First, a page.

It has been described as the world’s most succinct word: “Mamihlapinatapai.” From the near-extinct Yaghan language, it means, “A look shared by two people, each wishing that the other would initiate something that they both desire, but which neither wants to begin.” It also happens to be the name of one of the songs on Violet Cold’s new album, kOsmik. If you look at the philosophy of Violet Cold, the one-man post-black metal project of the prodigiously talented, and prolific Emin Guliyev from Azerbaijan, this word seems to sum it up perfectly. On previous albums, notably Magic Night and Anomie, he articulated a rage at humanity and its spiritual emptiness; at the isolation of being in a world built around collective groupthink and intolerance of the different and unique. Interlaced with the anger, though, was a palpable sense of sadness, articulated through beautiful and nuanced variants on the black metal theme. Now Violet Cold is back with kOsmik, its first proper follow-up to Anomie (three ambient albums Sommermorgen I, II & III were released last year to little fanfare). The good news is that it’s every bit as wondrous and beautiful as its predecessors.
With every album, Guliyev seems to be growing in confidence. Anomie was an improvement over Magic Night not simply because it included vocals, but because it was also more comfortable wearing its raw emotions on its sleeve. kOsmik is a greater improvement still. Violet Cold employs a dizzying and eclectic array of techniques and styles, from dissonant black metal (“Black Sun”), to post metal (“Ultraviolet”), to somber funeral doom (“Space Funeral”). Unlike other black metal outfits, Violet Cold is not concerned with trying to pummel you into hopeless submission. Rather, like contemporaries Alcest and Panopticon, the band uses black metal as a launching pad to explore more complex ideas. In this case, the notion of the cosmos itself, with all its cold beauty, loneliness and violence.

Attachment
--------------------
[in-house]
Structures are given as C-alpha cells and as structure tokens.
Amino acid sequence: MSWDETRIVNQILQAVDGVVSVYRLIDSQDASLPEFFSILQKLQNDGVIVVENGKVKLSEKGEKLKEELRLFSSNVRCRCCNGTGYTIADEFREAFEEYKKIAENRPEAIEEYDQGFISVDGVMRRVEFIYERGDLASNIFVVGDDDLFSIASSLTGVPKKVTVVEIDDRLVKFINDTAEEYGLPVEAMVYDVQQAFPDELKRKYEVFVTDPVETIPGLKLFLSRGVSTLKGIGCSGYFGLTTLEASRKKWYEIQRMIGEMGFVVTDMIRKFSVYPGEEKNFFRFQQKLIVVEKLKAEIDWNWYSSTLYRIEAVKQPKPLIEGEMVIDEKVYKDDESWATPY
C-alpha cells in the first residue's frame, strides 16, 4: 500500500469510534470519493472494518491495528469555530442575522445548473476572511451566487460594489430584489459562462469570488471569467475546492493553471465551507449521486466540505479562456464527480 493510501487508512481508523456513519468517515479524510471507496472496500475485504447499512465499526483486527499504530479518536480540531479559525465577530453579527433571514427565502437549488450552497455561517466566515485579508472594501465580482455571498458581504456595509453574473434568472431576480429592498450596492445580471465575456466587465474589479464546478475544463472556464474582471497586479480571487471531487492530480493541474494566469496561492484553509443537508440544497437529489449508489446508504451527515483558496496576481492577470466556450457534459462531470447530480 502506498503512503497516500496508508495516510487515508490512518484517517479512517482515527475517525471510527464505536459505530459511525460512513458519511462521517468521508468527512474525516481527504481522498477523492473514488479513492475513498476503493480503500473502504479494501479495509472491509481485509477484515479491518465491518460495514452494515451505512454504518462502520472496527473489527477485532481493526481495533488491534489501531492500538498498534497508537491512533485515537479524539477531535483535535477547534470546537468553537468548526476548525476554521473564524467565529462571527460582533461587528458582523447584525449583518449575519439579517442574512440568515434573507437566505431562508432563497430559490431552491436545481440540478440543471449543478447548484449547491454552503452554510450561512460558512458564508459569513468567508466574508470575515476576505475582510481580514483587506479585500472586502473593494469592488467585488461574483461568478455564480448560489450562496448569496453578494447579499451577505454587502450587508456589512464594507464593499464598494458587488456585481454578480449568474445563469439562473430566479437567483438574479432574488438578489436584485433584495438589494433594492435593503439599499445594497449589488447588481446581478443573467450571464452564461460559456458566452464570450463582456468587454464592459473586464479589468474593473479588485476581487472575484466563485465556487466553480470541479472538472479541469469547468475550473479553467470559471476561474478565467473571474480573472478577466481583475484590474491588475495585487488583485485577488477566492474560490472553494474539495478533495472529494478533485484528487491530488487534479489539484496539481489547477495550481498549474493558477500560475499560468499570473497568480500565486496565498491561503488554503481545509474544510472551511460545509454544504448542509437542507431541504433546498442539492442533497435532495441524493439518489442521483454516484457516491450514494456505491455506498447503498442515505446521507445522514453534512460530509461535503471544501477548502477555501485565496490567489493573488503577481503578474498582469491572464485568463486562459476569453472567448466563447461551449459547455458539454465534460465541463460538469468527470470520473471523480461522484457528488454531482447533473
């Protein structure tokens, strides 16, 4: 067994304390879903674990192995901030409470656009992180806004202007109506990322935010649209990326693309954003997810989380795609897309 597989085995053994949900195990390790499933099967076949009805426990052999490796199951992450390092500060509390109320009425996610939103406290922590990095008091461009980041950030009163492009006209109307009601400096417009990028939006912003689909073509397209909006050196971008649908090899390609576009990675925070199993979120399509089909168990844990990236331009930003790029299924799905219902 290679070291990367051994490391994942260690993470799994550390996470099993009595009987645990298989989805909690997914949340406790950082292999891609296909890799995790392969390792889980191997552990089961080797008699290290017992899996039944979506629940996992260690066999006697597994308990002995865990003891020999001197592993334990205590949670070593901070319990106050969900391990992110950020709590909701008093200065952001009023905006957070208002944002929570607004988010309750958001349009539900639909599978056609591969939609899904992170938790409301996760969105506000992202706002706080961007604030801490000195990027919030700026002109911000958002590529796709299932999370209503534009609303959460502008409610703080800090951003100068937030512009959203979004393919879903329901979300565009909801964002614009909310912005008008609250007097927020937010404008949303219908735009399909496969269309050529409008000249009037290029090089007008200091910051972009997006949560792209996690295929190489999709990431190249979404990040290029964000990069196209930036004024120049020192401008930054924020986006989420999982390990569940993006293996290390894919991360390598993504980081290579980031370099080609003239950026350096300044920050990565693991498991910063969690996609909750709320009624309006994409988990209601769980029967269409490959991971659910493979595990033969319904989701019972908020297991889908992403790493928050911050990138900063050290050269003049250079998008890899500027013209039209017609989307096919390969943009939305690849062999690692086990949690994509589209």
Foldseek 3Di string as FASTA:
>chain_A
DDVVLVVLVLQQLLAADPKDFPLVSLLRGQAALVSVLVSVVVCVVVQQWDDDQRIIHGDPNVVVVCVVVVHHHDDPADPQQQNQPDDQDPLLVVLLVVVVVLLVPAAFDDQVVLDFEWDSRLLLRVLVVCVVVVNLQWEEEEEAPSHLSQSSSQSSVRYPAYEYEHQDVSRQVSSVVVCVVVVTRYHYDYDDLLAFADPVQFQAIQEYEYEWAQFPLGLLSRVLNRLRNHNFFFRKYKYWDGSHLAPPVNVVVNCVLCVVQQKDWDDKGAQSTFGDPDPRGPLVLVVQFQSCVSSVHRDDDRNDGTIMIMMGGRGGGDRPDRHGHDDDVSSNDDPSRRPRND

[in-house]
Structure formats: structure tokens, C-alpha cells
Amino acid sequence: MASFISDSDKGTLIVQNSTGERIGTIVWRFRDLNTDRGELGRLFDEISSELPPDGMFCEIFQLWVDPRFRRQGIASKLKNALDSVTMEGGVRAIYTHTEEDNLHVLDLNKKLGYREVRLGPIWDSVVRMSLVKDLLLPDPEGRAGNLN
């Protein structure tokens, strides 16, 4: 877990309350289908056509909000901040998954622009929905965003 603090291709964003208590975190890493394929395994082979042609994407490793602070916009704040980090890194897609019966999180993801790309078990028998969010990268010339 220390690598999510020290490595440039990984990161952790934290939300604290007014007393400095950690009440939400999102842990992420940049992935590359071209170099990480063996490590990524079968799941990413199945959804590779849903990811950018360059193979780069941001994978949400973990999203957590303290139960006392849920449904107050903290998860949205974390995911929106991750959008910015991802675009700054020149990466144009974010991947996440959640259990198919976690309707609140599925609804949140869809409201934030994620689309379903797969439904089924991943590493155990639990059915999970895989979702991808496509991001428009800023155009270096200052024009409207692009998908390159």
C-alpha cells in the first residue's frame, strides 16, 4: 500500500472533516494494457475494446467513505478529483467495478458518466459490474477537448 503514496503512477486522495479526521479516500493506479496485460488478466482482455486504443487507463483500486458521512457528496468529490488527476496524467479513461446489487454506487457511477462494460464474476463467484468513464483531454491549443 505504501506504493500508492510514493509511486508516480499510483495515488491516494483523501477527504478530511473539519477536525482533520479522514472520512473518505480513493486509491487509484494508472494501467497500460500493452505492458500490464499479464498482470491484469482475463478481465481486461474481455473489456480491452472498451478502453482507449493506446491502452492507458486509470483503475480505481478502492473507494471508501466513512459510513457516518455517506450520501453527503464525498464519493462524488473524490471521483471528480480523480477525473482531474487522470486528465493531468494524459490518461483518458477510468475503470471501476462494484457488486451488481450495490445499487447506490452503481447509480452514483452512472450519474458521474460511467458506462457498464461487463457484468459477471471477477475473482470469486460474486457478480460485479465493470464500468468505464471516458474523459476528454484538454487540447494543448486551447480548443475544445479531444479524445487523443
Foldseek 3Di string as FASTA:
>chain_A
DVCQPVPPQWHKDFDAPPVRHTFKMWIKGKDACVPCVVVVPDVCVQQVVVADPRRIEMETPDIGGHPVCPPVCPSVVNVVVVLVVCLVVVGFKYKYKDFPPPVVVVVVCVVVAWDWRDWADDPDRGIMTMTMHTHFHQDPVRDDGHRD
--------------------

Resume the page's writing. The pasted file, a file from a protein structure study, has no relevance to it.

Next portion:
Fans of Violet Cold will note that the first major difference here is the song length. Anomie’s tracks were often longer than 9 minutes, and at times meandered. kOsmik generally keeps things at a manageable 5-6 minutes per song. This tightening ensures that every moment is laser-focused, with almost no bloat. Songs like “Black Sun” flow seamlessly from dissonant black metal to shimmering post-metal and back again, without becoming repetitive or uninteresting. The other major change is the introduction of clean female vocals. In the wrong hands, this could have shattered the carefully established mood, but with kOsmik, their presence feels organic and appropriate. Both “Mamihlapinatapai” and the show-stopping “kOsmik” contain moments where the beautiful vocals take already-excellent tracks—which seamlessly combine radio frequencies, blast beats, and Azerbaijan flutes—and make them soar into the sky. When the clean vocals enter at the end of “kOsmik,” it makes me wish there was a Yaghan word for “That moment when a reviewer stops assessing critically because the music has just given him goose bumps and caused a speck of dust to enter his eye.”
Complaints are few. While all 36 minutes are gorgeous, it feels like kOsmik needs one or two more songs to truly cement its stature as a masterpiece. As it is, it almost feels like an EP. The production also doesn’t do Guliyev any major favors. Most songs have DRs of 4 or 5, and this compression sometimes shows, with sections of “Black Sun,” for example, becoming virtually impenetrable. Given the overall icy tone of the songs, however, this is not a major drawback.
kOsmik ends with a gentle variation of Bach’s Orchestral Suite no. 3 in D Major. What is Guliyev trying to say? The answer may lie in an alternate translation of “Mamihlapinatapai.” According to some, it means “The look across the table when two people are sharing an unspoken but private moment. When each knows the other understands and is in agreement with what is being expressed.” This is a uniquely human connection, and cannot be found anywhere else throughout the expanse of the cosmos. Maybe it’s the most precious thing we have. A dying sentiment expressed by a dying word in a dying universe. kOsmik has it in spades. Mamihlapinatapai.